• “Yes, I believe in the Second Amendment,” said Sen. Donzella James, an Atlanta Democrat. “But why are we spreading the access to guns to everyone?”
  • Democrats point to polling showing the measure is unpopular with a majority of the public, saying Kemp has become a prisoner of his party’s right wing.

Henry Herald (Capitol Beat): Gov. Brian Kemp signs legislation allowing people to carry concealed firearms without a permit in Georgia

  • Tuesday’s signing ceremony drew a great deal of attention, with legislative Democrats who opposed the permit-less carry bill and former U.S. Sen. David Perdue, who is challenging Kemp in next month’s Republican gubernatorial primary, weighing in.
  • Democrats held a news conference a short distance from the signing ceremony shortly before Kemp’s event, accusing him of pandering to GOP primary voters and gun-rights groups.
  • “It appears that our governor is feeling the pressure to bow to extremists and special interests,” said state Rep. Roger Bruce, D-Atlanta. “It’s a sad day across Georgia when our leaders care more about their political careers than ensuring our communities are safe.”
  • Perdue endorsed the legislation, then took credit for it.
  • “I think that’s great,” Perdue said of the bill during a news conference outside the Georgia Capitol. “It’s too bad it took four years to get it done and too bad it took me getting in the race.”

GPB: Kemp signs bill allowing permitless carry of a concealed handgun in public

  • Democrats and advocates for stricter gun laws point to similar unsettling trends and say the law will do away with one of the few background checks Georgia has on the books and at a moment in time when gun violence is already reaching record levels.
  • Georgia does not require a background check in private sales of firearms, so oftentimes permit applications are the first time a check is required.
  • A poll conducted by The Atlanta Journal-Constitution showed that nearly 70% of Georgia voters opposed permitless carry and said they believe adults in Georgia should not be able to carry a concealed handgun in public without a license.
  • The Republican governor is caught in a heated primary battle against an array of contenders, including former U.S. Sen. David Perdue, who has former President Donald Trump’s endorsement in the race.
  • State Sen. Donzella James, an Atlanta Democrat, accused Kemp of using the legislature to push him ahead of his primary opponents. “Who is he serving with this bill?” James said. “Some say himself. They say he’s serving himself by catering to special interest groups, extremists and the far right pro-Trump base. ‘Criminal carry’ is a blatant effort by the governor to score political points in an election year.”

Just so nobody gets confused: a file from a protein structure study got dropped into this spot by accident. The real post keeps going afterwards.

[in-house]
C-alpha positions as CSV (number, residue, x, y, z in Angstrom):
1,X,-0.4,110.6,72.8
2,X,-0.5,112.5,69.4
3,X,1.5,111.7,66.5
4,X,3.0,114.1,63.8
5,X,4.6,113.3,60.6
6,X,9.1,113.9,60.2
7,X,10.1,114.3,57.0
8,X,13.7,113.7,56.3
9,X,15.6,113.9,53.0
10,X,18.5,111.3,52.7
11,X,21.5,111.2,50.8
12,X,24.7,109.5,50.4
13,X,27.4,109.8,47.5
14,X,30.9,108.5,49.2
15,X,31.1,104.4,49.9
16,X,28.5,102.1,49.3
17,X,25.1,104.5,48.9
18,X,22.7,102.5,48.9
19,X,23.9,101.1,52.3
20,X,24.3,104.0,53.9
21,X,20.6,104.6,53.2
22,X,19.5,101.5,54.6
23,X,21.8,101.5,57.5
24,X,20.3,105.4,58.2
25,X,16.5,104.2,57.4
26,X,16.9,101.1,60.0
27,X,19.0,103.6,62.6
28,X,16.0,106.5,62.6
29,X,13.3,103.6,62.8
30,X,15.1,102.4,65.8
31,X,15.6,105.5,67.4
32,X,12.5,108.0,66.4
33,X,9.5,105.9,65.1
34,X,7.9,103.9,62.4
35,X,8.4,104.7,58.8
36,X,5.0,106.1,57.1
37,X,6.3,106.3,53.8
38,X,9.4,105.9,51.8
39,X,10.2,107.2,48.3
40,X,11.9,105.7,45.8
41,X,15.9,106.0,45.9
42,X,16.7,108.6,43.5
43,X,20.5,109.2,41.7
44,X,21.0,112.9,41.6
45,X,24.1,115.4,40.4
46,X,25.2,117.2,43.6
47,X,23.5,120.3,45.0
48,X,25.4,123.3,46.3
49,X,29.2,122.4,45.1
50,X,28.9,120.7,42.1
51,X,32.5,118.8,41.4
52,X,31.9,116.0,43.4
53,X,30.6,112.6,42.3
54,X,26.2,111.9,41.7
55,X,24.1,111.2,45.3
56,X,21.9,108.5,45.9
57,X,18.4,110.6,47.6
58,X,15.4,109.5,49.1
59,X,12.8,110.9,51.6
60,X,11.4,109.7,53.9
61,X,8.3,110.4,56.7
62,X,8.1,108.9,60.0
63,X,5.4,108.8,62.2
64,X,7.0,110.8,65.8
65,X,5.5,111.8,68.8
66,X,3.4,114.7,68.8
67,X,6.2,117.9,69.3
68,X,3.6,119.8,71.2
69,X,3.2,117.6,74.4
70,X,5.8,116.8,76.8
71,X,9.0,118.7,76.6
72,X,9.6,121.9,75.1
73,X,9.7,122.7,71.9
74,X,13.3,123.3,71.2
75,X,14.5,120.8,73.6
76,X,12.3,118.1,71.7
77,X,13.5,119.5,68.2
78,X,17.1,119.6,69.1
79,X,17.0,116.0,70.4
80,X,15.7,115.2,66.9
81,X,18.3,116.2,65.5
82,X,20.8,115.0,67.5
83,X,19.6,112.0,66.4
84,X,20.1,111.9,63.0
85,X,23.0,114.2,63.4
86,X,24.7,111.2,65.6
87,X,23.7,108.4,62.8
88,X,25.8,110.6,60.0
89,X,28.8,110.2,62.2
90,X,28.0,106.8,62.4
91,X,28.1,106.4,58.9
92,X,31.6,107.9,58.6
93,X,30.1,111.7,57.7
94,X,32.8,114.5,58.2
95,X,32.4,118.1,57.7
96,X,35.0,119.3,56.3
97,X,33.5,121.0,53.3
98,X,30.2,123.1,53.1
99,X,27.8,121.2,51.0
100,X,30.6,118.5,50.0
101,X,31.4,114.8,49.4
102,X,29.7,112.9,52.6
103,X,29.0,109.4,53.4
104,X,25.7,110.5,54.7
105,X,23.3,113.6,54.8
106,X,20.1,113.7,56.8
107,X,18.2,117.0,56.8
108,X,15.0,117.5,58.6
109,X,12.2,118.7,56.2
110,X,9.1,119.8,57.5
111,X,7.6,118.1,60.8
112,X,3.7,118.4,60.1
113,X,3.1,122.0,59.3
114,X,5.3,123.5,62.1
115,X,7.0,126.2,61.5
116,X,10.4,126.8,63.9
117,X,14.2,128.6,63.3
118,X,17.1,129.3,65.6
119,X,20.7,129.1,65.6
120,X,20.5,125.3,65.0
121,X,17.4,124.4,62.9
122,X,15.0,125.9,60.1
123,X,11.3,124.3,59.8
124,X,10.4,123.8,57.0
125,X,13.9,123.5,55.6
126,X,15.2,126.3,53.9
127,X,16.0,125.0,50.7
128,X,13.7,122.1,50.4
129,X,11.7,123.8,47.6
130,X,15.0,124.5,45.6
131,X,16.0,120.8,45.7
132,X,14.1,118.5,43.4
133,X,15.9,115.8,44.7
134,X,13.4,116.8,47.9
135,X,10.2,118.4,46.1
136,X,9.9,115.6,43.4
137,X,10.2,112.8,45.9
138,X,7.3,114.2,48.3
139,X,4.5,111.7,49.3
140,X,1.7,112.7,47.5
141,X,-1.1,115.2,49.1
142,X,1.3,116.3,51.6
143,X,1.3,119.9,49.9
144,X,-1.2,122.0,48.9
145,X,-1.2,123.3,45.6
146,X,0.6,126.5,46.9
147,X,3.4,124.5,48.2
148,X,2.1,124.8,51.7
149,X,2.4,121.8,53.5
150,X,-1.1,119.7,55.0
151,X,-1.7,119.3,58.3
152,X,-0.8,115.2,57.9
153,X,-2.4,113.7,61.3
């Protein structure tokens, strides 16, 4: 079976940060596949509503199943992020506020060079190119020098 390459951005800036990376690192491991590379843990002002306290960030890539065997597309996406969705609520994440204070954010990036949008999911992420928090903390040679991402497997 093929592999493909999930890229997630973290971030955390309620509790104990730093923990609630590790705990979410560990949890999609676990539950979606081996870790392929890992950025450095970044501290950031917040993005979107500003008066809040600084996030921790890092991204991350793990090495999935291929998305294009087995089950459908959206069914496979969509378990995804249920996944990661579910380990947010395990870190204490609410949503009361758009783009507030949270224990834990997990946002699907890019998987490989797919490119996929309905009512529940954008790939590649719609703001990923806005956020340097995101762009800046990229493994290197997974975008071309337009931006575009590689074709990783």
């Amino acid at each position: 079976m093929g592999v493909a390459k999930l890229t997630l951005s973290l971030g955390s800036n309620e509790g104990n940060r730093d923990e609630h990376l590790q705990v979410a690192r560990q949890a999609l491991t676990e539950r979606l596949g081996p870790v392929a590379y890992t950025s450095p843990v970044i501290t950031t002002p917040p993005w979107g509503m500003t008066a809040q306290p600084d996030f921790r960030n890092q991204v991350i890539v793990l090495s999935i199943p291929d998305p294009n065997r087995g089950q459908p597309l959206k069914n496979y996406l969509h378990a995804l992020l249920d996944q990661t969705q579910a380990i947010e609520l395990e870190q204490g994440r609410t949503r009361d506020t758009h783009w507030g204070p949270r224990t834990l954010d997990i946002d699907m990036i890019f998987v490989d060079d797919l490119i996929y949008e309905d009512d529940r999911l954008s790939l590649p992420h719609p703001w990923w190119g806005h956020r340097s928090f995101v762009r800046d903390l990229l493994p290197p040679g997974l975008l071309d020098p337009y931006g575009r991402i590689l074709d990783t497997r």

• Earlier Tuesday, Perdue, too, questioned why it took so long for Kemp to make good on his campaign promise.

AJC: Gov. Kemp signs bill allowing concealed carry of handguns without a license

  • In the three years after his election, Kemp did little publicly to push permit-less carry at the Legislature, until former U.S. Sen. David Perdue declared he would challenge the governor for the state’s highest office. Perdue accused Kemp of being a “career politician who hasn’t delivered” for gun rights advocates or backed other cultural issues popular with the party’s conservative core.
  • While pursuing permit-less carry is considered a play for GOP voters, a poll by The Atlanta Journal-Constitution earlier this year found that about 70% of Georgia voters polled do not believe Georgians should be allowed to carry a concealed weapon without first obtaining a license. Of those, 54% of respondents who identified as Republican and 60% of those who said they were conservative opposed allowing handguns to be carried without a permit.
  • Law enforcement officials are split on the idea and declined to take an official stance on the bill as it made its way through the Legislature.
  • Opponents said Republicans are pushing legislation to remove the handgun licensing process to play to the GOP base. They said the permit process has screened out some who don’t have the legal right to carry a gun. Without it, there will be nothing to stop those people from carrying a gun and potentially committing violence.
  • At a press conference featuring some state Democratic lawmakers before the governor signed the bill, state Sen. Donzella James of College Park called Kemp’s support of the legislation a campaign tactic.